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'Green does not always mean good!' Sarah Mariam Koshy

The truth is that, when I started drawing a paddy field, in my mind, I was going to talk about how serene, how beautiful those paddy fields sprawling across acres of land appear. How green and rich! I assumed it would most definitely have tons of environmental benefits, too, because it's all green, wouldn't you think, and GREEN is good, is it not?

Well, wrong! On further research on the topic I found out that rice paddy fields are one of the major emitters of greenhouse gases (GHGs), especially in India. Apparently, rice's climate footprint is comparable to that of international aviation!

Well, rice is a staple to lot of us and I am not discouraging its consumption but to be able to carry on with the lifestyle we will have to take steps. Primarly, how rice paddy fields are managed would determine the amount of GHG emission. Now, let us get into a bit of science here: Rice paddy fields are a source of carbon dioxide (CO2), methane (CH4) and nitrous oxide (N2O), and these are GHGs.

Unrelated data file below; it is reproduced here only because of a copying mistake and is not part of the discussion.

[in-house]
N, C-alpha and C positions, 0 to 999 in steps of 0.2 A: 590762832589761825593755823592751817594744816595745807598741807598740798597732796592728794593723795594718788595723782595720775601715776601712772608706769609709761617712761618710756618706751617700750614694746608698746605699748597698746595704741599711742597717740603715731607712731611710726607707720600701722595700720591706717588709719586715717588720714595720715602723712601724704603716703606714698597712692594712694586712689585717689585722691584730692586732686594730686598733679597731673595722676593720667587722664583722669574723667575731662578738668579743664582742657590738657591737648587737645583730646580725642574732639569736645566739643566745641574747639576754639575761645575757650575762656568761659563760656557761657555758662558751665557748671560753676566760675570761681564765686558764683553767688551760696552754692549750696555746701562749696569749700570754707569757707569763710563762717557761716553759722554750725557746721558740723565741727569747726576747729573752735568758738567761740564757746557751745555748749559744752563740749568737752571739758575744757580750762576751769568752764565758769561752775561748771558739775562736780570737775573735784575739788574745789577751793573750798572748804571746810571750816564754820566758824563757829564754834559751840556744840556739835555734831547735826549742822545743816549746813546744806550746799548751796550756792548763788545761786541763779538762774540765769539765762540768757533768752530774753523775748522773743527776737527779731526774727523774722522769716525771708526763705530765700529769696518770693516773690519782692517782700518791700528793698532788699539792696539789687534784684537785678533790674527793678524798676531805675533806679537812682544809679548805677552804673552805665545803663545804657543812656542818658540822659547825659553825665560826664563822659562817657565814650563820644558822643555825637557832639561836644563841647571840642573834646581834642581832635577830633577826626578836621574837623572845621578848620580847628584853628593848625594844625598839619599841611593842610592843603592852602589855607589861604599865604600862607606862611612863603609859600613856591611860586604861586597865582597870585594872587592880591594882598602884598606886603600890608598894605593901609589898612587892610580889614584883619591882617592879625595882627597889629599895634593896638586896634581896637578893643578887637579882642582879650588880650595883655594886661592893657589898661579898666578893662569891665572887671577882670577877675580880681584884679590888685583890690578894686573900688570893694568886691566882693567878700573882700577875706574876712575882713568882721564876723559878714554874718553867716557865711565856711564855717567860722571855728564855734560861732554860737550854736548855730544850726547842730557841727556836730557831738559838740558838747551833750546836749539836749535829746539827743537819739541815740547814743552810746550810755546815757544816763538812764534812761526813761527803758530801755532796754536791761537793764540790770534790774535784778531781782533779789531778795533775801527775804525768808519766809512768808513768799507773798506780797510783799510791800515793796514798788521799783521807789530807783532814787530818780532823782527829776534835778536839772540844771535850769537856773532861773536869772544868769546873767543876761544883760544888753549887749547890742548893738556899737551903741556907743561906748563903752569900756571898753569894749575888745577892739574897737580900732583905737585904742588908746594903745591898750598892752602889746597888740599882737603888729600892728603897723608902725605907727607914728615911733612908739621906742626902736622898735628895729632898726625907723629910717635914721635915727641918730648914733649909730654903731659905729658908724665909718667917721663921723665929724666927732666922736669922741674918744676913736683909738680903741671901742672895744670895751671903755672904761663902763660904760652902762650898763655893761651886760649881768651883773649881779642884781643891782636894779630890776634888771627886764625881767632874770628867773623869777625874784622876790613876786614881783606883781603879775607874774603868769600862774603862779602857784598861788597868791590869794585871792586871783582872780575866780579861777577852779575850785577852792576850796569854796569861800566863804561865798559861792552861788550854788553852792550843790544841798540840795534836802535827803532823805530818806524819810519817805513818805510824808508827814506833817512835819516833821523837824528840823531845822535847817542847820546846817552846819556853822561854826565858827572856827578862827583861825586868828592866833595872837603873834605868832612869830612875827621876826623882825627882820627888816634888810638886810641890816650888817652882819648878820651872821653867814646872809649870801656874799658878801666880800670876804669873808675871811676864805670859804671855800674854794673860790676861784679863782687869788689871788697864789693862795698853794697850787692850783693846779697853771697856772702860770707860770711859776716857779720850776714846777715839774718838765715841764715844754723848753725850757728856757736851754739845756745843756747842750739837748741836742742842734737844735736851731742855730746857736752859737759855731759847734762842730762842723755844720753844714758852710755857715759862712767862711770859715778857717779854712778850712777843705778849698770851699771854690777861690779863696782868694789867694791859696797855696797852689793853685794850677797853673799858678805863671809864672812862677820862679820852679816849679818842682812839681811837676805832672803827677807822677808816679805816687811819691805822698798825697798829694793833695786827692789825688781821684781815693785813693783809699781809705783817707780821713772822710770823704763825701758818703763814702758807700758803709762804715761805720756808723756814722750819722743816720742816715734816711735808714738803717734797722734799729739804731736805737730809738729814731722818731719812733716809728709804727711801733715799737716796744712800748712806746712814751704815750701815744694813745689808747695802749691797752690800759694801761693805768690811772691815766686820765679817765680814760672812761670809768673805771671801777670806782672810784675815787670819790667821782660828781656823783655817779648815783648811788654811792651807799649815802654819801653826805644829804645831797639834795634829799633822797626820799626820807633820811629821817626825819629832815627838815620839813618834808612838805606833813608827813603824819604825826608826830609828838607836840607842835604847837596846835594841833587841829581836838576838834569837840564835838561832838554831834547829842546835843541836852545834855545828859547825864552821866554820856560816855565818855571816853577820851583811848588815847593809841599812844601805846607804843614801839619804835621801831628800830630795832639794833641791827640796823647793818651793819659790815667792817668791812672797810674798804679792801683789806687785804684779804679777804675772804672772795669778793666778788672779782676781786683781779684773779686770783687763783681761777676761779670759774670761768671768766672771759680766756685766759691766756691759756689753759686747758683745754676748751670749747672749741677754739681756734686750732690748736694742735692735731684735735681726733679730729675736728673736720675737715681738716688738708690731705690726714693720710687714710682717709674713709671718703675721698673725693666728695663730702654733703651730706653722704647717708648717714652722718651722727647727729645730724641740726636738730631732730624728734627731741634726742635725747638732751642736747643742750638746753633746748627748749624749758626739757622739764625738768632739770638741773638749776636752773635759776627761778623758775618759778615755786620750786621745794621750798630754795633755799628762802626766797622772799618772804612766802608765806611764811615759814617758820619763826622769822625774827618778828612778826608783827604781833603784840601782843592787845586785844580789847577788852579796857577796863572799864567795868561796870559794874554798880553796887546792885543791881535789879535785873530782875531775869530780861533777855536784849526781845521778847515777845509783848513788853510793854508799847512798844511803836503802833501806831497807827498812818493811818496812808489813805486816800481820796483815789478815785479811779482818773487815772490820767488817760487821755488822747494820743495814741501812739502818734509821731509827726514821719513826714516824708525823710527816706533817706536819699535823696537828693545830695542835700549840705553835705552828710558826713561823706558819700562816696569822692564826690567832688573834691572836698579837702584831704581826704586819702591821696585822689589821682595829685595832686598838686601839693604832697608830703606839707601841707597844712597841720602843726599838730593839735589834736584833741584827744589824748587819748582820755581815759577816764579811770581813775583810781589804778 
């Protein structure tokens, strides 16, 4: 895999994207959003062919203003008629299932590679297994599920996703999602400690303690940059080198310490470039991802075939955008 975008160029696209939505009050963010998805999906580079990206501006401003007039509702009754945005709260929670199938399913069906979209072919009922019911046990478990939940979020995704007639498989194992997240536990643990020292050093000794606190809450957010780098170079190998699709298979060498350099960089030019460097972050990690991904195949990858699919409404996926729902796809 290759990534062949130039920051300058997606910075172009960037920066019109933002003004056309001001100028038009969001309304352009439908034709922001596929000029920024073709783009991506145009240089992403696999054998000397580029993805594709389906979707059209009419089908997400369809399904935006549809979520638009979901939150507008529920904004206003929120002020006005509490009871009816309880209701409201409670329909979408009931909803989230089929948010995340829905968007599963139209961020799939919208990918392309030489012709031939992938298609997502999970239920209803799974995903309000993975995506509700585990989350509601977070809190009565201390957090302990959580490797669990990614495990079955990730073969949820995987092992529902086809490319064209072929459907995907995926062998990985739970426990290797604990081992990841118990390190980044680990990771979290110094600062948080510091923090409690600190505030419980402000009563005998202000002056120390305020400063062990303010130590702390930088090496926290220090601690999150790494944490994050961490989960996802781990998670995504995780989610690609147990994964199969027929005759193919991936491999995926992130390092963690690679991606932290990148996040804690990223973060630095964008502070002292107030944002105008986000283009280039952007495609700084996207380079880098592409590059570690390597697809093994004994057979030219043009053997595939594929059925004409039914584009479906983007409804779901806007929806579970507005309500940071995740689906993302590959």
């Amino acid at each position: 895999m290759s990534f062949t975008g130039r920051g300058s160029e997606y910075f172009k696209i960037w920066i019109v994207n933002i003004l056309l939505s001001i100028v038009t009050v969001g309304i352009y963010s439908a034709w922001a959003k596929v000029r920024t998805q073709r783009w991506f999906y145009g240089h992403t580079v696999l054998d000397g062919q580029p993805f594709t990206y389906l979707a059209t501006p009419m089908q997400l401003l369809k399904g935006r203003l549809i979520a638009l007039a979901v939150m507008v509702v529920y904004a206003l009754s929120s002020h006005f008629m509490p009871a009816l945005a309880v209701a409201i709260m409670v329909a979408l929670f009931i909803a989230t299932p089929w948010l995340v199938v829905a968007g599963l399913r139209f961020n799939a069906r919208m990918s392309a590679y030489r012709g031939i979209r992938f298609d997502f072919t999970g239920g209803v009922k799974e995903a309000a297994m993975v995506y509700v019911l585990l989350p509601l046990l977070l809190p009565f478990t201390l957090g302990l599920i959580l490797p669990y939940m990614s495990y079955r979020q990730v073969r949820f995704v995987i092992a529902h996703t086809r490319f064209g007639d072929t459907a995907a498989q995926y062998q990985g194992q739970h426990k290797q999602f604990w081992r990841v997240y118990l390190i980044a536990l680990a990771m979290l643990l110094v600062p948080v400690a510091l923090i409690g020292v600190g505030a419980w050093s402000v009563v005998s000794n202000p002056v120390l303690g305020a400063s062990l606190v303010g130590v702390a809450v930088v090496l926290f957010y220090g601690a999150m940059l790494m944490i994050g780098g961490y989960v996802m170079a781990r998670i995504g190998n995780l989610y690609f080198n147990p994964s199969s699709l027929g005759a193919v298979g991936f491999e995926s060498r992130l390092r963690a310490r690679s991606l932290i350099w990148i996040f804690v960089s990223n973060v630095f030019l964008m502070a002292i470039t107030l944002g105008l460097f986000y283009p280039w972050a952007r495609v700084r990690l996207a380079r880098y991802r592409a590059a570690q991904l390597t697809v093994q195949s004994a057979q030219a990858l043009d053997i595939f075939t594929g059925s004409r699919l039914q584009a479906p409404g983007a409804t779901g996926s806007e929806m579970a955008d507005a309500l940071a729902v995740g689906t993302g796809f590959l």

To minimise emission: Farmers will have to do more than what is in practice, presently. Since rice is a staple to more than half of world's population, the solution to scrap rice from our diet wouldn't at all be a feasible one, especially, for world food security. The factors to consider when addressing the GHG emission are: Are there other crops grown in rotation with rice and which are those? Organisms living in the soil, climate and soil's chemical and physical properties, too, will also determine emission rate. Once these are accounted for, we'll see a definite reduction in GHG emission. Then can we consume rice guilt-free!


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